TERRYVILLE -- As part of their next generation science standards curriculum, students in Erica Archambault’s freshmen class are testing different water sources to determine what’s safe to drink and what isn’t. They’ve made their own hypotheses and are using the scientific method to come to a conclusion.
“With the next generation science standards, we are looking at making science more in the hands of our students. I think it’s better that they’re discovering things, that’s what science is, and i know my biggest concern is getting them ready for the next steps whether that’s college or whatever job they’re looking for and they learn best when it’s hands on” Archambault said. She talked about how the old school way of lecturing students while they sit there is outdated, and a more hands-on approach has been working very well.
In their recent labs, the students were able to choose three water sources on their own, and then test them using various methods.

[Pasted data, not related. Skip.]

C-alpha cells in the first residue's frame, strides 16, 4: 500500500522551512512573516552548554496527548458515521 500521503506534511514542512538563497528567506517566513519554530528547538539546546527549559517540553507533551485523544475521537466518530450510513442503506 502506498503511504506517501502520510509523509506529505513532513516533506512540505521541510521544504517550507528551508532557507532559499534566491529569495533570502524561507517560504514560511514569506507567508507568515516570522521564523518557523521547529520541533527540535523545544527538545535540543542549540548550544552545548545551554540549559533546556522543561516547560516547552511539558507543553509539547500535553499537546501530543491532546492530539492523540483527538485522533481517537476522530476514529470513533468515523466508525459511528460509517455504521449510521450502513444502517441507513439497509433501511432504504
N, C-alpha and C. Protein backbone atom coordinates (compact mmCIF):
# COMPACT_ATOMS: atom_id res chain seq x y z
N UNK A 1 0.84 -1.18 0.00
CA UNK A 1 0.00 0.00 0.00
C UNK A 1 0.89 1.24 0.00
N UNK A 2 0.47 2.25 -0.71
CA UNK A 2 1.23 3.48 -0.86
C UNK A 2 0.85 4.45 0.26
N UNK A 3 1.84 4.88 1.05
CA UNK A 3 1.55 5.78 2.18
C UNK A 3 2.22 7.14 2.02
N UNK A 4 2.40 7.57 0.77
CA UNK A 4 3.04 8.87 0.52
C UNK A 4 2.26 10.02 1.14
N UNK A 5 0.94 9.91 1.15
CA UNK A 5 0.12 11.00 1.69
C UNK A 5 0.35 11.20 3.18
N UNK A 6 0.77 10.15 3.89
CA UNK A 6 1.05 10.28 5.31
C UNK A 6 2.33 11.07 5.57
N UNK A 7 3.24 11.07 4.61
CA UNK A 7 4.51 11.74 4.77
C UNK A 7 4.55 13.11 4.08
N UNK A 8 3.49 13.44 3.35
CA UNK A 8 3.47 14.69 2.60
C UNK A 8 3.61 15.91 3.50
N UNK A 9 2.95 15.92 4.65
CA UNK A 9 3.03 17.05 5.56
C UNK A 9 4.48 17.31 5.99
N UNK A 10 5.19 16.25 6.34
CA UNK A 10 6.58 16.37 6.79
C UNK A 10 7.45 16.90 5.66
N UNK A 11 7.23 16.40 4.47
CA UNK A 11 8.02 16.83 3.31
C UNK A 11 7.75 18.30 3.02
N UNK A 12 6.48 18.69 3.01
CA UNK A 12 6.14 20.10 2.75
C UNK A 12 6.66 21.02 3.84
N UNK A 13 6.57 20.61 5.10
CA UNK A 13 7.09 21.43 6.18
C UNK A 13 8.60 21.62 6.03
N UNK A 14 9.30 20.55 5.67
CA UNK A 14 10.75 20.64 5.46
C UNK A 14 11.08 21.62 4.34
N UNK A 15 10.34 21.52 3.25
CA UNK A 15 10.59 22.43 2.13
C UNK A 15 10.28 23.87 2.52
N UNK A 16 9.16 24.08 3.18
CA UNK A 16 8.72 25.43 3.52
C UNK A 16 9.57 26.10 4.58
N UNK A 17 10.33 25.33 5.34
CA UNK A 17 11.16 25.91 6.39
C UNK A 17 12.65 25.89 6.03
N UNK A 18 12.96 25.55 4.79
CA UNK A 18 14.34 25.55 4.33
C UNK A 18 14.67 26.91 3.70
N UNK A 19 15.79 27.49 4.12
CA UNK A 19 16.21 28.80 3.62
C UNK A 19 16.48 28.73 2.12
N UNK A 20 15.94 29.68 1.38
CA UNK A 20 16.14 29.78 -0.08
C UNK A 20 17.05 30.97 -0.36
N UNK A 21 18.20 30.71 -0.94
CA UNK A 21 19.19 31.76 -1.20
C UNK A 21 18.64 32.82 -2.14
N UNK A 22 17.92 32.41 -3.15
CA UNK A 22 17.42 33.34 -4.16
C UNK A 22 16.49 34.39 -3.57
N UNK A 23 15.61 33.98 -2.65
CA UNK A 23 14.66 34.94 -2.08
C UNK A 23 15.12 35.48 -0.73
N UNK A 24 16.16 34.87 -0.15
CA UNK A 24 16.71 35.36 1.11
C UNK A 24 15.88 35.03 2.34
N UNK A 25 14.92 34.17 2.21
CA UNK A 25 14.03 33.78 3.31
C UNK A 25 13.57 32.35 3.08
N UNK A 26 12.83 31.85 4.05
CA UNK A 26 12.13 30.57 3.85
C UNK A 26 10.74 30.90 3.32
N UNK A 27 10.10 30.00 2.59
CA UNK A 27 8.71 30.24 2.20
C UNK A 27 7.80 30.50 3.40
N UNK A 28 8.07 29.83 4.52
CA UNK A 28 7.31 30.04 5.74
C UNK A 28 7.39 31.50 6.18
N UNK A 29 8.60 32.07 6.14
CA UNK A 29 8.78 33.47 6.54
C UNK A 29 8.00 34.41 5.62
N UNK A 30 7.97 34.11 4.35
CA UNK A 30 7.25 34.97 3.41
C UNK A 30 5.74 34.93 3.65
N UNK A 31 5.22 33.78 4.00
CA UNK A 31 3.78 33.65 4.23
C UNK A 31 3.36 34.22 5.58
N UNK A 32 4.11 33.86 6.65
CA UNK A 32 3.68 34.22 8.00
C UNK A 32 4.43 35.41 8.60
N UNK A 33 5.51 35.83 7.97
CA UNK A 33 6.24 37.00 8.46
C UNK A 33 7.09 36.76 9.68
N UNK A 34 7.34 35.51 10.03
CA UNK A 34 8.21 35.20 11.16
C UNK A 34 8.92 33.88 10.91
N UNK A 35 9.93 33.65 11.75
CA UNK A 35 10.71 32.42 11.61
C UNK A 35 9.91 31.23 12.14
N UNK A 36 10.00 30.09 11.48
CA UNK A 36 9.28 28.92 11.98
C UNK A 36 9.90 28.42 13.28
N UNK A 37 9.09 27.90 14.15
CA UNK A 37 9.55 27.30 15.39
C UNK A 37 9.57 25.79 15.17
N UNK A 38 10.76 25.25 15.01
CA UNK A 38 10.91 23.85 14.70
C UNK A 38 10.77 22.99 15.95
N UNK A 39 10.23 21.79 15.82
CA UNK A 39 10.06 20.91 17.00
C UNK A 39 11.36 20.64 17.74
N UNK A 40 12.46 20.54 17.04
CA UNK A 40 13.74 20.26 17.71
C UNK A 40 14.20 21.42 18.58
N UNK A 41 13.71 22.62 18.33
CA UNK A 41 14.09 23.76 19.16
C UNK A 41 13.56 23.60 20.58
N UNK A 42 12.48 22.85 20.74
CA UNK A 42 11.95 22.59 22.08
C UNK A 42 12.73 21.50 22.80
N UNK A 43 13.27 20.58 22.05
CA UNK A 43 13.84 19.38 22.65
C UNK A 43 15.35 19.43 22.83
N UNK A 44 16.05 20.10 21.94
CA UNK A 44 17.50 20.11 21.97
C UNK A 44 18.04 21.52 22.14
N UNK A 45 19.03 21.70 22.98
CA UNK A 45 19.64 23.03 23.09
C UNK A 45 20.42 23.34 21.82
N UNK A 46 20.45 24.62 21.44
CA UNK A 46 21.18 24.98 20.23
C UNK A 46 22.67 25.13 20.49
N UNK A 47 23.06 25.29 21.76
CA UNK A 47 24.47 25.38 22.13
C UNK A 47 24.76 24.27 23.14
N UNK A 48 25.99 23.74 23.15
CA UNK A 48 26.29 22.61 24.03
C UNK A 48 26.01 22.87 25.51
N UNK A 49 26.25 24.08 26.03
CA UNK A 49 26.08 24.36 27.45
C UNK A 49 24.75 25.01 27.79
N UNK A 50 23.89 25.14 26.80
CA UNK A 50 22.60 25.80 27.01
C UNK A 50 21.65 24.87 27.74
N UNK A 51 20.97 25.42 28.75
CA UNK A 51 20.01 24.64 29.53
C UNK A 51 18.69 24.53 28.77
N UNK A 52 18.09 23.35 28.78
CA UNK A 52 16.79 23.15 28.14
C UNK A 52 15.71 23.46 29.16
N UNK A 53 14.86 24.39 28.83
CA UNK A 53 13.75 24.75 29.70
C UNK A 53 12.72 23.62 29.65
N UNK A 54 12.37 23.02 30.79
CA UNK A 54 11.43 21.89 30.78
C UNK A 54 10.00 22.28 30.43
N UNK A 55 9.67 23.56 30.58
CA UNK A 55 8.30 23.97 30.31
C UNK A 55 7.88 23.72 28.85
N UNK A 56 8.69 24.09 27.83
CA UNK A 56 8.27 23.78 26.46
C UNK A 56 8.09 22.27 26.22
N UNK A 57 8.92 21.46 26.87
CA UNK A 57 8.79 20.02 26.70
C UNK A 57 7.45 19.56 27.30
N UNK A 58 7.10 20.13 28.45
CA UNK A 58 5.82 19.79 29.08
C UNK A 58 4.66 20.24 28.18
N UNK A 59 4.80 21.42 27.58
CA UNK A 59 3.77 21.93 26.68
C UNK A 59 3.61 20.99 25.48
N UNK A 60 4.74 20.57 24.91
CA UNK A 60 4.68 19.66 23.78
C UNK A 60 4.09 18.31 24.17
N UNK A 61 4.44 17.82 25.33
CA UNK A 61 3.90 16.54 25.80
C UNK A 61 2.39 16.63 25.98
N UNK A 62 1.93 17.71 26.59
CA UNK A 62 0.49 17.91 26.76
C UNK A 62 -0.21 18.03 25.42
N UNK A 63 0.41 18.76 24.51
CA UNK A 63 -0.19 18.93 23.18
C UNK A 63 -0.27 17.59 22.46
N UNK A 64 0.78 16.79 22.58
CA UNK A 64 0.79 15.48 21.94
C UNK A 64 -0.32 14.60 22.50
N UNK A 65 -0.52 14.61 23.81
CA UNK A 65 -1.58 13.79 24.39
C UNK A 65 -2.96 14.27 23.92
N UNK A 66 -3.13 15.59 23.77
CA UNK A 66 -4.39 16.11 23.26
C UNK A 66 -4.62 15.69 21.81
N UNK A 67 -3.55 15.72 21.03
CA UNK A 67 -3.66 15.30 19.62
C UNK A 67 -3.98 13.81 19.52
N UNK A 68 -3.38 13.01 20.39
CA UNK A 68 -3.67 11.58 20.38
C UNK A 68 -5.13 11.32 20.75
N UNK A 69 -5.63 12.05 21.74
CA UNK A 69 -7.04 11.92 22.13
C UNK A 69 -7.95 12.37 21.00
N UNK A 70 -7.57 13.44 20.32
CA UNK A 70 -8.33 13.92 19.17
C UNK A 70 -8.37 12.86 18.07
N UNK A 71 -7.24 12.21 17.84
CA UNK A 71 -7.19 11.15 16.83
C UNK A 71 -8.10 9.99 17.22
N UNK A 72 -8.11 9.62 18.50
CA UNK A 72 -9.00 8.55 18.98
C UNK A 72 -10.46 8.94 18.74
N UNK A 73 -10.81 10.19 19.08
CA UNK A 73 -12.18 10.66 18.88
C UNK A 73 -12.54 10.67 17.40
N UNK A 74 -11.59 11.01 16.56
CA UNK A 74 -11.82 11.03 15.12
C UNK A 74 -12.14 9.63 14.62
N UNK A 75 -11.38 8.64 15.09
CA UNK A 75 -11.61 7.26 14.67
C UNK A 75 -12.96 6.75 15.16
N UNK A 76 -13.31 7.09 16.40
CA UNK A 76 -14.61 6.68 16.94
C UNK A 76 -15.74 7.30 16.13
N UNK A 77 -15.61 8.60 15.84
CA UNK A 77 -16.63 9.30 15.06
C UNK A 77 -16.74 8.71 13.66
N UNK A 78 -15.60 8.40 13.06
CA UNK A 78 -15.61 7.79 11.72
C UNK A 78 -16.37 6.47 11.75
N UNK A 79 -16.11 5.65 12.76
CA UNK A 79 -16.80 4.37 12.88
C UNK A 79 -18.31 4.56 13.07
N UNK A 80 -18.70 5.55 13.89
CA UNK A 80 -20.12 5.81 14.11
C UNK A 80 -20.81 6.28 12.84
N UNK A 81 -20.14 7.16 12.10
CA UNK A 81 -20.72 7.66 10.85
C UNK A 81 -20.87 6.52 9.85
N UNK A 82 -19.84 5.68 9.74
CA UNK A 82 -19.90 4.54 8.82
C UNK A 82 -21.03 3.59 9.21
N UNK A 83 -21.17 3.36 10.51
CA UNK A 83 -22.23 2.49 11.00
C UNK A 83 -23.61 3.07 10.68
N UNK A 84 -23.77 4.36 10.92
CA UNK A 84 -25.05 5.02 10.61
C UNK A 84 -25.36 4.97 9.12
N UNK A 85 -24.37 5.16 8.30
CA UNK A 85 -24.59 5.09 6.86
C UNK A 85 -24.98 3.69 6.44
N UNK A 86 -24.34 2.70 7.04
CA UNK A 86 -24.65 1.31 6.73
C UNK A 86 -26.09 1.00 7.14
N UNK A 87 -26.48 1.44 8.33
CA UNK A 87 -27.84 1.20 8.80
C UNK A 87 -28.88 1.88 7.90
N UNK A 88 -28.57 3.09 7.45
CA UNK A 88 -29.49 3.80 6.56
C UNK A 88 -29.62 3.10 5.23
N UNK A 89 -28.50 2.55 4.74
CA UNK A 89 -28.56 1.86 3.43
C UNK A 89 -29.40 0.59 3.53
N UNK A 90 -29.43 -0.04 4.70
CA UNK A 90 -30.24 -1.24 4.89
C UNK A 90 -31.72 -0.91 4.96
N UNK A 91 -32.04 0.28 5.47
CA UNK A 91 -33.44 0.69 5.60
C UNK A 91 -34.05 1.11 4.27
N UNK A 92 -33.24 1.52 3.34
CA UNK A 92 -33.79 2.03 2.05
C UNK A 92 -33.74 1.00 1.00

Jacques Caron, a freshmen in Archambault’s class, told us he tested three different waters: home well water, Waterbury tap water, and bottled water.
They ran various tests on that water, measuring pH, hardness, clarity, and chlorine content. Of course, there were a few surprises. Jade Ockenfels told us “The school water is actually a little more surprising because we didn’t expect the school water to have as much alkalinity as it did or as much nitrate as it did.”
It is still very much safe to drink, so don’t worry about that, and it’s not just the water testing. They’ve also developed their own water filters to make sure it’s safe to drink, and have learned the global importance of recycling plastic bottles.
Up next in the curriculum is weather and climate, and they’ll be utilizing similar methods to learn as much as possible. Regardless of what they’re studying, Mrs. Archambalt is confident that the students will dive right into the subject.
“Yeah, I think this year I’m just really happy with my students. I’m really proud of them for being able to do all of this independently. That’s a big shift in education now.”
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